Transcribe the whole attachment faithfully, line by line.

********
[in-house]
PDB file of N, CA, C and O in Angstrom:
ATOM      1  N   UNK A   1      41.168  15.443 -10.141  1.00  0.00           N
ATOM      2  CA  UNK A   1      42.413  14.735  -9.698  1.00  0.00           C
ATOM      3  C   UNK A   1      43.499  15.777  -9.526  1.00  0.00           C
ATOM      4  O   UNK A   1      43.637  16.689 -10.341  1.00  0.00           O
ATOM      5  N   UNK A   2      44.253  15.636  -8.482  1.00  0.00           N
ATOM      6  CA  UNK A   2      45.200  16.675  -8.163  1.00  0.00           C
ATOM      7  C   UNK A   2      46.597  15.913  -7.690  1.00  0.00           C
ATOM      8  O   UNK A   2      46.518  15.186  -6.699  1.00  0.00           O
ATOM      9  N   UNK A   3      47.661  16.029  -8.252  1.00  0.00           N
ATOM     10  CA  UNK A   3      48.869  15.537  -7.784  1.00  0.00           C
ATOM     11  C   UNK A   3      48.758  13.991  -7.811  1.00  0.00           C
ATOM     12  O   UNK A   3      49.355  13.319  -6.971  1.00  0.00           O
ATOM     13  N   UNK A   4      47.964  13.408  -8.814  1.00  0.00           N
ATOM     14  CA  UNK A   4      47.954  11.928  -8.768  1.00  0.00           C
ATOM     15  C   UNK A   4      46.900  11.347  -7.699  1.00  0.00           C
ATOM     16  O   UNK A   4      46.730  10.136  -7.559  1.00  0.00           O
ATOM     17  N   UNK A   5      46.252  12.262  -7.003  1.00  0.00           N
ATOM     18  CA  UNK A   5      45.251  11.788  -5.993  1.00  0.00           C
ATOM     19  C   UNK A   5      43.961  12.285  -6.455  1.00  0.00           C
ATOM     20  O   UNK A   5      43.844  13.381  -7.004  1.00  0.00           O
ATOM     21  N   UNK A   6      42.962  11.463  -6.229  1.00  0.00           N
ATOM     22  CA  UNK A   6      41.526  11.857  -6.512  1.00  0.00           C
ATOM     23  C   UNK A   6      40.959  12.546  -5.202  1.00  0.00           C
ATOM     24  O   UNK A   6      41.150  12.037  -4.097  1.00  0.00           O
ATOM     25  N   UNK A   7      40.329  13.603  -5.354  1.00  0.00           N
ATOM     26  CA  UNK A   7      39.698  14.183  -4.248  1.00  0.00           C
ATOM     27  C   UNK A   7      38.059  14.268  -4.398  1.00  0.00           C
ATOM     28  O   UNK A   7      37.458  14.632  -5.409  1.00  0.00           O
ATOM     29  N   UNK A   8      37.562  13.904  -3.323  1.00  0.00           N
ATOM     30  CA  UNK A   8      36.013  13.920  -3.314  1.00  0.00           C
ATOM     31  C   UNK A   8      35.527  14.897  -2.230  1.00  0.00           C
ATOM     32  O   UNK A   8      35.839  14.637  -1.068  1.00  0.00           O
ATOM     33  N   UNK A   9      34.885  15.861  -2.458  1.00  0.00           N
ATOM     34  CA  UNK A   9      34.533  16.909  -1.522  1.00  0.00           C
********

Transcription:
[in-house]
PDB file of N, CA, C and O in Angstrom:
ATOM      1  N   UNK A   1      41.168  15.443 -10.141  1.00  0.00           N
ATOM      2  CA  UNK A   1      42.413  14.735  -9.698  1.00  0.00           C
ATOM      3  C   UNK A   1      43.499  15.777  -9.526  1.00  0.00           C
ATOM      4  O   UNK A   1      43.637  16.689 -10.341  1.00  0.00           O
ATOM      5  N   UNK A   2      44.253  15.636  -8.482  1.00  0.00           N
ATOM      6  CA  UNK A   2      45.200  16.675  -8.163  1.00  0.00           C
ATOM      7  C   UNK A   2      46.597  15.913  -7.690  1.00  0.00           C
ATOM      8  O   UNK A   2      46.518  15.186  -6.699  1.00  0.00           O
ATOM      9  N   UNK A   3      47.661  16.029  -8.252  1.00  0.00           N
ATOM     10  CA  UNK A   3      48.869  15.537  -7.784  1.00  0.00           C
ATOM     11  C   UNK A   3      48.758  13.991  -7.811  1.00  0.00           C
ATOM     12  O   UNK A   3      49.355  13.319  -6.971  1.00  0.00           O
ATOM     13  N   UNK A   4      47.964  13.408  -8.814  1.00  0.00           N
ATOM     14  CA  UNK A   4      47.954  11.928  -8.768  1.00  0.00           C
ATOM     15  C   UNK A   4      46.900  11.347  -7.699  1.00  0.00           C
ATOM     16  O   UNK A   4      46.730  10.136  -7.559  1.00  0.00           O
ATOM     17  N   UNK A   5      46.252  12.262  -7.003  1.00  0.00           N
ATOM     18  CA  UNK A   5      45.251  11.788  -5.993  1.00  0.00           C
ATOM     19  C   UNK A   5      43.961  12.285  -6.455  1.00  0.00           C
ATOM     20  O   UNK A   5      43.844  13.381  -7.004  1.00  0.00           O
ATOM     21  N   UNK A   6      42.962  11.463  -6.229  1.00  0.00           N
ATOM     22  CA  UNK A   6      41.526  11.857  -6.512  1.00  0.00           C
ATOM     23  C   UNK A   6      40.959  12.546  -5.202  1.00  0.00           C
ATOM     24  O   UNK A   6      41.150  12.037  -4.097  1.00  0.00           O
ATOM     25  N   UNK A   7      40.329  13.603  -5.354  1.00  0.00           N
ATOM     26  CA  UNK A   7      39.698  14.183  -4.248  1.00  0.00           C
ATOM     27  C   UNK A   7      38.059  14.268  -4.398  1.00  0.00           C
ATOM     28  O   UNK A   7      37.458  14.632  -5.409  1.00  0.00           O
ATOM     29  N   UNK A   8      37.562  13.904  -3.323  1.00  0.00           N
ATOM     30  CA  UNK A   8      36.013  13.920  -3.314  1.00  0.00           C
ATOM     31  C   UNK A   8      35.527  14.897  -2.230  1.00  0.00           C
ATOM     32  O   UNK A   8      35.839  14.637  -1.068  1.00  0.00           O
ATOM     33  N   UNK A   9      34.885  15.861  -2.458  1.00  0.00           N
ATOM     34  CA  UNK A   9      34.533  16.909  -1.522  1.00  0.00           C